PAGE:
A first cut is made to expose the sample, which is embedded near the center of the polyester disc. The exposed sample is then polished before the sectioning proceeds. In addition, the sample is always polished before each new section is taken. In this way, one side of any thin-section slice is always polished; a polished, smooth surface is crucial for obtaining reliable results in staining and scanning electron microscope (SEM) studies. The Minimet polisher/grinder used in our laboratory was designed for metallographic specimen preparation and consists of a weighted arm that moves the specimen in a geometric pattern within a stationary polishing bowl. Abrasive paper or cloth with a pressure-sensitive adhesive backing is attached to a glass plate that rests on the bottom of the bowl and provides the surface needed to produce a flat polished section. Microcut silicon carbide ultrafine disks 12 in diameter and 1,200 USA grit (4,000 grit in the European grading system) are usually used for the polishing. There are many additional polishing papers and attachments for use with various sizes of samples and different types of specimens. For instance, we have used this system to section ceramics, metal, paper, paints, plastics, and wood.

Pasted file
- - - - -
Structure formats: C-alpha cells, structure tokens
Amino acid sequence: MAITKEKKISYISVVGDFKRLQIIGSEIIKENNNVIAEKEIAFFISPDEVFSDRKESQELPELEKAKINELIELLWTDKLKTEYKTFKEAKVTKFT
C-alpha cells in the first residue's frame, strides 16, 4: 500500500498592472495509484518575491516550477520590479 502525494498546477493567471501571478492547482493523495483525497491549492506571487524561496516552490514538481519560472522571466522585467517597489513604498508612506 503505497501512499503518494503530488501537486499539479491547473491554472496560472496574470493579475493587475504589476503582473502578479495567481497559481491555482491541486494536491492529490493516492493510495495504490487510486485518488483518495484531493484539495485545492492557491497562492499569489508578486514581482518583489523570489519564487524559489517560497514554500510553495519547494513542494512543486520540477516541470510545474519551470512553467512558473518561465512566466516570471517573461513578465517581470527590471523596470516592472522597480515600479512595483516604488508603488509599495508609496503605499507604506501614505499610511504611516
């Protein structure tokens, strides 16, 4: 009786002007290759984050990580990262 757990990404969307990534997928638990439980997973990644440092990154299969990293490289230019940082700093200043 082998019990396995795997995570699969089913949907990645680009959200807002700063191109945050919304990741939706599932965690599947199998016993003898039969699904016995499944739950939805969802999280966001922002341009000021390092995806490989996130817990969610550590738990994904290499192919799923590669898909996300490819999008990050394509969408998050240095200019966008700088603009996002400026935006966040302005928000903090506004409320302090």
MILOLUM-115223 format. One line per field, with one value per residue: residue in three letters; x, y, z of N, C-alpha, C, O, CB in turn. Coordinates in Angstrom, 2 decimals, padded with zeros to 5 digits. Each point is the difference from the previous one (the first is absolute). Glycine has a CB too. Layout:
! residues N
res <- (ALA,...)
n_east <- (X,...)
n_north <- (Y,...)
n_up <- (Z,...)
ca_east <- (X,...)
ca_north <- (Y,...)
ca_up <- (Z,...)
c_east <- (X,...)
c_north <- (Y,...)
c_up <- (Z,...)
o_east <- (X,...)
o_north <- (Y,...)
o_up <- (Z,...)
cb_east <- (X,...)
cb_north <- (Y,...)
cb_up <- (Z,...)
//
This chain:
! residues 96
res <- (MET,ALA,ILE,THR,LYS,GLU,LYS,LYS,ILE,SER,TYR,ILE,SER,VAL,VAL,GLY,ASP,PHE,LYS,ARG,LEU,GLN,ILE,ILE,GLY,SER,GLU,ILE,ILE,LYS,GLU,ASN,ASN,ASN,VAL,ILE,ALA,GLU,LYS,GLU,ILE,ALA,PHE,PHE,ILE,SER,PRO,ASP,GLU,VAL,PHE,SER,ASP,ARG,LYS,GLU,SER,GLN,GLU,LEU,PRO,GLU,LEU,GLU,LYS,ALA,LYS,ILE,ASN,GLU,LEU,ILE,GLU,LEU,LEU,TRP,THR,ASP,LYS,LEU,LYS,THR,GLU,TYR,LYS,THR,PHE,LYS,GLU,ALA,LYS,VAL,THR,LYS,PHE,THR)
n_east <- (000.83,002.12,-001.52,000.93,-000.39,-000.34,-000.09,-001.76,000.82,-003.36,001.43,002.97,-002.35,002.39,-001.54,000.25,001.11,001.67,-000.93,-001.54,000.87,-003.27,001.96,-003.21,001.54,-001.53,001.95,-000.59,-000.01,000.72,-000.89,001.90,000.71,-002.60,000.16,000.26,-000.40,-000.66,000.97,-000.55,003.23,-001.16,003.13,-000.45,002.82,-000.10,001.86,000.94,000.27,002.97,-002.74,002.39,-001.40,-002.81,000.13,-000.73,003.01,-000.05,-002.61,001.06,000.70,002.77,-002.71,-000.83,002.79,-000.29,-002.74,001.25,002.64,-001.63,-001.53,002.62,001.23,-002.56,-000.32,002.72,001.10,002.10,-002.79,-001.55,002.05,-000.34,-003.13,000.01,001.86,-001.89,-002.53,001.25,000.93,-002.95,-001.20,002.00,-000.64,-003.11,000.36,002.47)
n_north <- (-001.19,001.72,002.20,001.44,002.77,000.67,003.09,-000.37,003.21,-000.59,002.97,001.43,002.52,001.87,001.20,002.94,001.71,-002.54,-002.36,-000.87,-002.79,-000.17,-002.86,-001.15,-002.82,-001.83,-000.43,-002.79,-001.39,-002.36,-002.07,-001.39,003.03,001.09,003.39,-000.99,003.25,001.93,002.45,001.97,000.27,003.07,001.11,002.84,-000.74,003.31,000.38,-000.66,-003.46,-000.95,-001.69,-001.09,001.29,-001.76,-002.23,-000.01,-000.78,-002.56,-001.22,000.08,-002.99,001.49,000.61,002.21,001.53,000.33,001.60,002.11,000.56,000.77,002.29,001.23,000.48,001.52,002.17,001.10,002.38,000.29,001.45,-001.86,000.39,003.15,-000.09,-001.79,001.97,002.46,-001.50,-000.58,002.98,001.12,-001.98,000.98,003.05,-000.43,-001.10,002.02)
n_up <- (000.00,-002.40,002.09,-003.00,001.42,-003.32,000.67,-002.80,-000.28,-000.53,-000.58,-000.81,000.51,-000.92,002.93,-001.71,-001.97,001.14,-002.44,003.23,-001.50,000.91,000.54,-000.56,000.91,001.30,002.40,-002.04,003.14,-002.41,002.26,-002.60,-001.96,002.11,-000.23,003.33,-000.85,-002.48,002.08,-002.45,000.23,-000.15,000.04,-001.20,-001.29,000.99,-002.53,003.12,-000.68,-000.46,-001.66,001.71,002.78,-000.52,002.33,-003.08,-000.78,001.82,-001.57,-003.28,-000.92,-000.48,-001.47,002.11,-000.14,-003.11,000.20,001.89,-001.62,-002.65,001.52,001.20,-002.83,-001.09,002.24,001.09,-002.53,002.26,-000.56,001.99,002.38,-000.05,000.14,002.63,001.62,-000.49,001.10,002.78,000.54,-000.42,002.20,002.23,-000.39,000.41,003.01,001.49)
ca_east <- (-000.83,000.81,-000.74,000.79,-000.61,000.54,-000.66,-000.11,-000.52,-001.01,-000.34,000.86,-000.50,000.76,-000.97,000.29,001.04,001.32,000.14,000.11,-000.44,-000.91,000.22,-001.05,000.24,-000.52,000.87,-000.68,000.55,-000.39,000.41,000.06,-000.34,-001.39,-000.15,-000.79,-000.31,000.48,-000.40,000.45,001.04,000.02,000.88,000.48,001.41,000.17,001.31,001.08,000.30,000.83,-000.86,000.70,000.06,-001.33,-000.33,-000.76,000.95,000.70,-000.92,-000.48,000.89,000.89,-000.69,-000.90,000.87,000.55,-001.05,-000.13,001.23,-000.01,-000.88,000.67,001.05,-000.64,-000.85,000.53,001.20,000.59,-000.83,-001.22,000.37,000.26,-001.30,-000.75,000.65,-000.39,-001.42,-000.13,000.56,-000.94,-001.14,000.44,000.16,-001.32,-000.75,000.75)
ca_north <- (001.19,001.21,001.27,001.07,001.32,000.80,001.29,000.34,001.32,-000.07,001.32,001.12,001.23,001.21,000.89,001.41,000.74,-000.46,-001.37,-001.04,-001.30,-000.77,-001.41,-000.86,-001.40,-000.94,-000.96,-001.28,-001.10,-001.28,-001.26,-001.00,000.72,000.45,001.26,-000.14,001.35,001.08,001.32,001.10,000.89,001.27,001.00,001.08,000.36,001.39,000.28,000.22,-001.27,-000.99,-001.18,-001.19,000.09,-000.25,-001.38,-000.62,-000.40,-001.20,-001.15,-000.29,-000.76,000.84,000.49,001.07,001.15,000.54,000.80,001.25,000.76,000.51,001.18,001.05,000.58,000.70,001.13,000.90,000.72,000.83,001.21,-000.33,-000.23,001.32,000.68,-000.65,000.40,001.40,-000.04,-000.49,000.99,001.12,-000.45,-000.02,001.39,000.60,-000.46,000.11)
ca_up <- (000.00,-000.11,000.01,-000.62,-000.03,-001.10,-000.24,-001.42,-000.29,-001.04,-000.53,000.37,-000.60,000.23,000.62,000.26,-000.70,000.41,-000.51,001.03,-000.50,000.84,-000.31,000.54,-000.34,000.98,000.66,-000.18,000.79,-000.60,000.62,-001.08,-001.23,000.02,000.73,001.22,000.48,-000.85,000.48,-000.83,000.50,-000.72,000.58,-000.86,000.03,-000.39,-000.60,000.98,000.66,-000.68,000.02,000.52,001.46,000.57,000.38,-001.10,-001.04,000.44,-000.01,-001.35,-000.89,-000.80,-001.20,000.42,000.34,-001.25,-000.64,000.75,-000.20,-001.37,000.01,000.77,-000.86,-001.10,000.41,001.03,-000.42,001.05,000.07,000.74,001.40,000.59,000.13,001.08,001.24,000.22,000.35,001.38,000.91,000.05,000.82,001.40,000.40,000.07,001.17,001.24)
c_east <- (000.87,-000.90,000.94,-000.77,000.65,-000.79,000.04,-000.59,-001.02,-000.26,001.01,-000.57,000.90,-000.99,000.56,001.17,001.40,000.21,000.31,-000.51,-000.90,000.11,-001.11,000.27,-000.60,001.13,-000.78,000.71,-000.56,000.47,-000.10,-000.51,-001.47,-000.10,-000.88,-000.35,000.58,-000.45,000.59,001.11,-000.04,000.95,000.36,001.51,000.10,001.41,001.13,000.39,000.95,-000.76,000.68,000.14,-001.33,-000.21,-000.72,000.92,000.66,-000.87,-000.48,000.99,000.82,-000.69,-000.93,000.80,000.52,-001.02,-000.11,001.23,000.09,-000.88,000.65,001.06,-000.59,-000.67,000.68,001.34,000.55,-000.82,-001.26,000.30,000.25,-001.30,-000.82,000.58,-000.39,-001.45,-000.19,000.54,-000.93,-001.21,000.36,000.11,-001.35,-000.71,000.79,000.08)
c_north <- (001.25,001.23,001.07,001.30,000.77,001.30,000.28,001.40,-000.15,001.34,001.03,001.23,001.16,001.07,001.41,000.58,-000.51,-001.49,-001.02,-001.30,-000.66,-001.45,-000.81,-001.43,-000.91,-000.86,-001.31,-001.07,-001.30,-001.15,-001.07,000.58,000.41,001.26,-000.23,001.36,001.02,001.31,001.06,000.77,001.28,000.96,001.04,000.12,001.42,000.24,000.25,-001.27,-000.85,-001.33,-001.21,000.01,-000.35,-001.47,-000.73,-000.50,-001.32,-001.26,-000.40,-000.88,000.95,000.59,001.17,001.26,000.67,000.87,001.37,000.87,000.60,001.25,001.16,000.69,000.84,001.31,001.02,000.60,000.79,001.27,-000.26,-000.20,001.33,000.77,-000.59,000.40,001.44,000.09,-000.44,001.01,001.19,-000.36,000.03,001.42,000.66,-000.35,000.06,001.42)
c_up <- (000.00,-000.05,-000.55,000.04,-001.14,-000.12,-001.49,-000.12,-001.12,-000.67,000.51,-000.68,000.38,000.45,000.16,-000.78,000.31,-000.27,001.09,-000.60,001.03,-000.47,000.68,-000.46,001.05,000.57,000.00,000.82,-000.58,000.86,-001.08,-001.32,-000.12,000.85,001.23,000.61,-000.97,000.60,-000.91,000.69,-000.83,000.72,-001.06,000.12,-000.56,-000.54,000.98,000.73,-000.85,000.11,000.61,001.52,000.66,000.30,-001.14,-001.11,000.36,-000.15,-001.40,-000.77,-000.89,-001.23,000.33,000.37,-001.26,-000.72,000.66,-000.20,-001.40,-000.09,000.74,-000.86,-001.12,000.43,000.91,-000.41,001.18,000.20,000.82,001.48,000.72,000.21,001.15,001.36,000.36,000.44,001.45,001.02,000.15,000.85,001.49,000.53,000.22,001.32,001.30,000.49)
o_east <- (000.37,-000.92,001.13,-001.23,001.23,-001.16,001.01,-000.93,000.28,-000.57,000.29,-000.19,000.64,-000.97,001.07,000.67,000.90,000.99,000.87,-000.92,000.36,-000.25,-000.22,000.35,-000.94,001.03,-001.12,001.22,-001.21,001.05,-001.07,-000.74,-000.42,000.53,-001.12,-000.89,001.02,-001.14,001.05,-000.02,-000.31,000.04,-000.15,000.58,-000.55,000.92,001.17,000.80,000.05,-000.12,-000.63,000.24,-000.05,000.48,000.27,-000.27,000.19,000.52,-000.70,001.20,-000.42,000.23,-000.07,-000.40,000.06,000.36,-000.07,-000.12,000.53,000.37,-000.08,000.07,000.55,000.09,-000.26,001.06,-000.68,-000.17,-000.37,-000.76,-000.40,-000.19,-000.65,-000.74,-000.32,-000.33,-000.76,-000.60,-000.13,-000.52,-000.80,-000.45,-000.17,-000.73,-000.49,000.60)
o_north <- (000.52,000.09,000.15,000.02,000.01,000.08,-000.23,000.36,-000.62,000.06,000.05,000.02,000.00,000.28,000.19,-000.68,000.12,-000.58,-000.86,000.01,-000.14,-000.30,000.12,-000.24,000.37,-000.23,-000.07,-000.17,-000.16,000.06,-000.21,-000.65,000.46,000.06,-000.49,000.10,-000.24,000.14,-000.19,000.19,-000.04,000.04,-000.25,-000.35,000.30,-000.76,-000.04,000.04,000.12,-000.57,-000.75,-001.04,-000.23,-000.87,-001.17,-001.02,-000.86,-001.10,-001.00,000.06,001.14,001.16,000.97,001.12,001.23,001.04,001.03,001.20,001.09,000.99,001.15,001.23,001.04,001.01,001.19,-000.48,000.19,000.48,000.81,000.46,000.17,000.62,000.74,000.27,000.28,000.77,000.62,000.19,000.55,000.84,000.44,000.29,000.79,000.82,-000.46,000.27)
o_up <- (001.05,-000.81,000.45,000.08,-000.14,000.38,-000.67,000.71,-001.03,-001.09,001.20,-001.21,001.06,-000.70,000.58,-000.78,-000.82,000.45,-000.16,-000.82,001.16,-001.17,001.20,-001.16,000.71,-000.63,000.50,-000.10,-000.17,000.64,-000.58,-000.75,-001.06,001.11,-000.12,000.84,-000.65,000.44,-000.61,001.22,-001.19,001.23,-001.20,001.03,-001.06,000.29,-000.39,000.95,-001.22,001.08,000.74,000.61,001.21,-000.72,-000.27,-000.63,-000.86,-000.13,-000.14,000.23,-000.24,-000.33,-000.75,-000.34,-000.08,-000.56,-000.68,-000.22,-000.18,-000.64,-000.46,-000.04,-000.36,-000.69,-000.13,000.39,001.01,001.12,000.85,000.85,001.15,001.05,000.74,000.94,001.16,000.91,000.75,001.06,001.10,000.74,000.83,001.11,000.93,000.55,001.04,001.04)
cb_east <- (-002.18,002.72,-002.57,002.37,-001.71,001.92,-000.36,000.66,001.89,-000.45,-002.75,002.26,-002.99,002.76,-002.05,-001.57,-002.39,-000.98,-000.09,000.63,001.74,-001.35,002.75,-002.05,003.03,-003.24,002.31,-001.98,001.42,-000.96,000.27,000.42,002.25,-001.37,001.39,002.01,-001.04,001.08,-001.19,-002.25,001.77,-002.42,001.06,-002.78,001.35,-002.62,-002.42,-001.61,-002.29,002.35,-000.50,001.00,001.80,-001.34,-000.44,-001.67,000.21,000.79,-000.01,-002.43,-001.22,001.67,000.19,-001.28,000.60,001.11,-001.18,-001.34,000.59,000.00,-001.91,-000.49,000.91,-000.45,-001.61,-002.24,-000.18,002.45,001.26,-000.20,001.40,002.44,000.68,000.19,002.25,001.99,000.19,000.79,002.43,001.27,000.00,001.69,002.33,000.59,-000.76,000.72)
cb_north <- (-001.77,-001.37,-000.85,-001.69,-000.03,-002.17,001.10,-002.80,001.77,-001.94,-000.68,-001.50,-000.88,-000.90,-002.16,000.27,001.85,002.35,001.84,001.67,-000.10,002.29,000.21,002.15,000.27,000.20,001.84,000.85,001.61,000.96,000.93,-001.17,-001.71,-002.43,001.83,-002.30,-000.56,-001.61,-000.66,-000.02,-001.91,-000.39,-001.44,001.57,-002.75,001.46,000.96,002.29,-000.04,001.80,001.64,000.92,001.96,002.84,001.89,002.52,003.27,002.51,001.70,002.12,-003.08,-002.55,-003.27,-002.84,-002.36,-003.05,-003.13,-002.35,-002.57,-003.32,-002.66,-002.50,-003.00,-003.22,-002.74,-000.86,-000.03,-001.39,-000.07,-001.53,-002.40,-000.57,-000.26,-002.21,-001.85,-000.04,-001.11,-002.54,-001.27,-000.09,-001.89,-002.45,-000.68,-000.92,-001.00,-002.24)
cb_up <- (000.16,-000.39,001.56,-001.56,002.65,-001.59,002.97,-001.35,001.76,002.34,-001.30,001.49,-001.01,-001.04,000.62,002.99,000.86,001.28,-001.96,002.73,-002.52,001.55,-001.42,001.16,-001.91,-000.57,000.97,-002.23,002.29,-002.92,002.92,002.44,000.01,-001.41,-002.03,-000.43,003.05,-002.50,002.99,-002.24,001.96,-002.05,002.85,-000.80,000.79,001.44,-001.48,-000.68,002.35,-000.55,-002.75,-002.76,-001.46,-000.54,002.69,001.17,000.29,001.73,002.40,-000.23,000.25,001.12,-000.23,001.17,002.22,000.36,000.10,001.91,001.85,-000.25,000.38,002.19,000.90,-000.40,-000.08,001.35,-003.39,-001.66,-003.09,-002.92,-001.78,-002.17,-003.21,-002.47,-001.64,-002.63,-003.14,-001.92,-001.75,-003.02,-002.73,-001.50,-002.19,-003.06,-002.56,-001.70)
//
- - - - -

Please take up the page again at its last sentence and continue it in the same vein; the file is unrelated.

Leitz Model 1300 and model 1400 sledge microtomes and a Reichert-Jung model 2040 rotary microtome have been used effectively to section paint samples. The specimen is first embedded in the polyester as before, in this case using a BEEM mold, and is trimmed on the Isomet saw to expose the sample. The sample is then placed in the microtome and held by clamps that allow orientation of it in any direction. Section thickness can be set by moving the object into the stationary blade or by having the cutting knife move into the object. Usually, the mechanism is built into the microtome body and moves the object. The advance mechanism is coupled with the cutting action so that each object advance takes place after a cutting action and can be set to advance manually or automatically. The section thickness setting is adjustable to from 1–40 microns. Working with samples from paintings from different periods and of different styles, we found a reasonable and workable thickness for the cross sections to be 10–15 microns. With some older paintings with coarse, hand-ground pigments, it might not be possible to make sections this thin. This thickness was established from working with different matrices of varying hardness and thickness and taking into account the sensitivity and limitations of the microtome and FTIR microscopy. For instance, for an FTIR microscope study, the maximum section thickness that would permit an interpretable transmitted light spectrum was found to be about 20 microns.